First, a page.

Clement is pointing out that there was jealousy, envy and strive over the OT priests in the OT times; and there was jealousy and strive against the elders/bishops in the church of Corinth, but he is not saying that elders/bishops are priests like in the OT. The Corinthians were wrong to allow the presbyter-overseers to be deposed, and Clement rightly rebukes them for that; but Clement was not teaching any mono-episcopate or NT priesthood; and he clearly affirmed that elders and overseers (episcopos, translated sometimes as "bishop") are the same office, just as Titus 1:5-7; Acts 20:17, 28; 1 Peter 5:1-4; Acts 14:23; and Philippians 1:1, 1 Timothy 3, 5 show. The NT, 1 Clement, the Didache, and the Shepherd of Hermas show that the earliest NT and earliest in church history local church government was a plurality of elders and they were all expected to be shepherds (pastors) and overseers and there was no mono-episcopate; and definitely no "bishop over all other bishops". The mono-episcopte developed from Ignatius onward, and it grew to a bishop over a larger area, and then, centuries later, evolved into the claims of the bishop of Rome (as "Pope"), but the East never accepted such a claim.
He clearly teaches that they are the same office, if you read 1 Clement 42 to 44 fairly.
especially this section of paragraph 44:
"For our sin will not be small, if we eject from the episcopate those who have blamelessly and holily fulfilled its duties. Blessed are those presbyters who, having finished their course before now, have obtained a fruitful and perfect departure [from this world]; for they have no fear lest any one deprive them of the place now appointed them. But we see that ye have removed some men of excellent behavior from the ministry, which they fulfilled blamelessly and with honor." I Clement 44:4-5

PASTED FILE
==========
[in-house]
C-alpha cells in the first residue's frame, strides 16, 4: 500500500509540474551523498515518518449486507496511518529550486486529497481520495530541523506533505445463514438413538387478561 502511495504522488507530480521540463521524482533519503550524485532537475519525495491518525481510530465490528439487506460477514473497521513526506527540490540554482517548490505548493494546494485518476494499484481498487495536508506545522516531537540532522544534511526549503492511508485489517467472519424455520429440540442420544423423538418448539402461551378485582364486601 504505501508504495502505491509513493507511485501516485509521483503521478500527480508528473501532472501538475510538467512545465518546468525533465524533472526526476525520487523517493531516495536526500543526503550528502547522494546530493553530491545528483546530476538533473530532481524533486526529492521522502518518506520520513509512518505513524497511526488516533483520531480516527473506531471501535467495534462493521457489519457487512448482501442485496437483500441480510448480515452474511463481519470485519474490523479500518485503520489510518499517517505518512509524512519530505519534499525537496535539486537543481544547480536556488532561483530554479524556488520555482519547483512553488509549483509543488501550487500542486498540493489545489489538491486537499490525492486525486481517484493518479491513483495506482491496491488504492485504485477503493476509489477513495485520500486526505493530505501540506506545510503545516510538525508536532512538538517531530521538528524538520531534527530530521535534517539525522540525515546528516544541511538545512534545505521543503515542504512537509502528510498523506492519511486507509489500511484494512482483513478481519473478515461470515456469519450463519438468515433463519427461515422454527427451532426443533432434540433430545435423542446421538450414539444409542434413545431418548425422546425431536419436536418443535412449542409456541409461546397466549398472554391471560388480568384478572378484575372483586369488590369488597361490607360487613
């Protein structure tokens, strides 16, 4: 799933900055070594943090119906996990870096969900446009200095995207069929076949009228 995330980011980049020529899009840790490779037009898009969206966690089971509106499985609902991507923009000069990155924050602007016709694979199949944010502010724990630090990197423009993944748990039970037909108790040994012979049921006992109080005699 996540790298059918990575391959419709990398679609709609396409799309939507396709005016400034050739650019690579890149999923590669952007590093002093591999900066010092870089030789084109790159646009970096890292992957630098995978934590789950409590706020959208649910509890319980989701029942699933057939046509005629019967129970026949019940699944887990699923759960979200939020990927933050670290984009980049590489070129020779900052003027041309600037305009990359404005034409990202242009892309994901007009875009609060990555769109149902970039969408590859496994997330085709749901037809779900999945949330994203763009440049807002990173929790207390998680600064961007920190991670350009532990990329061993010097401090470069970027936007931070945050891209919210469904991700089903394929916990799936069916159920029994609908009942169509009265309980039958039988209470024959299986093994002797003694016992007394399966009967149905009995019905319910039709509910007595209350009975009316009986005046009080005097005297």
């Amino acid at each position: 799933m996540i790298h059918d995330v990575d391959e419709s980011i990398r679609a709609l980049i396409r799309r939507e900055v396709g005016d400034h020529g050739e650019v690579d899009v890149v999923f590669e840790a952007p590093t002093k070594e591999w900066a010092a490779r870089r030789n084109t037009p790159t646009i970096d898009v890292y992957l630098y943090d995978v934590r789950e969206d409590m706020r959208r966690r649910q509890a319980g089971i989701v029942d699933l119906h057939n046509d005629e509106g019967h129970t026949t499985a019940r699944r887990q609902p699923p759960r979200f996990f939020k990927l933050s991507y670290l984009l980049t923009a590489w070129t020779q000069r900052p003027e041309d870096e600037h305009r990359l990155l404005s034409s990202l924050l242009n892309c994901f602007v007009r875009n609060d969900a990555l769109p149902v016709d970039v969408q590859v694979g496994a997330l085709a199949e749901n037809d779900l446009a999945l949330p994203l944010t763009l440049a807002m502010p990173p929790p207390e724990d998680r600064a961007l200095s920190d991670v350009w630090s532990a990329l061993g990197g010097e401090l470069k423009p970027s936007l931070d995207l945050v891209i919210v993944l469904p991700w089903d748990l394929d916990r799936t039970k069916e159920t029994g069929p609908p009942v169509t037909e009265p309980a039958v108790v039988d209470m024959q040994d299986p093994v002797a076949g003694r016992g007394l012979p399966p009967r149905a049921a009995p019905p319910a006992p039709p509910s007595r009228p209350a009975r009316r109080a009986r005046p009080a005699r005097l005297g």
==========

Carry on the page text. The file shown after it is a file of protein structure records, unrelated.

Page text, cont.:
Conclusion:  Rod is wrong.
Those early pious beliefs or side comments (like using the word Eucharist, or "Catholic" or the "Mary as the New Eve" comments by Tertullian, Irenaeus, and Justin Martyr, or the respect shown to Polycarp's bones, or that they seem to teach baptismal regeneration, or the mono-episcopate from Ignatius onward, or the conflating of the Latin creation of the word priest from the Greek presbuteros that developed, etc.)  by early church fathers that RC developed into later dogmas, are not things that mean a complete apostasy of the whole church in the early centuries (Constantine or a little later) at that time. The church existed even in the time of Wycliffe, Hus, Luther, though it has drifted far and was full of corruption.  The real apostasy does not come until the Council of Trent in 1545-1563.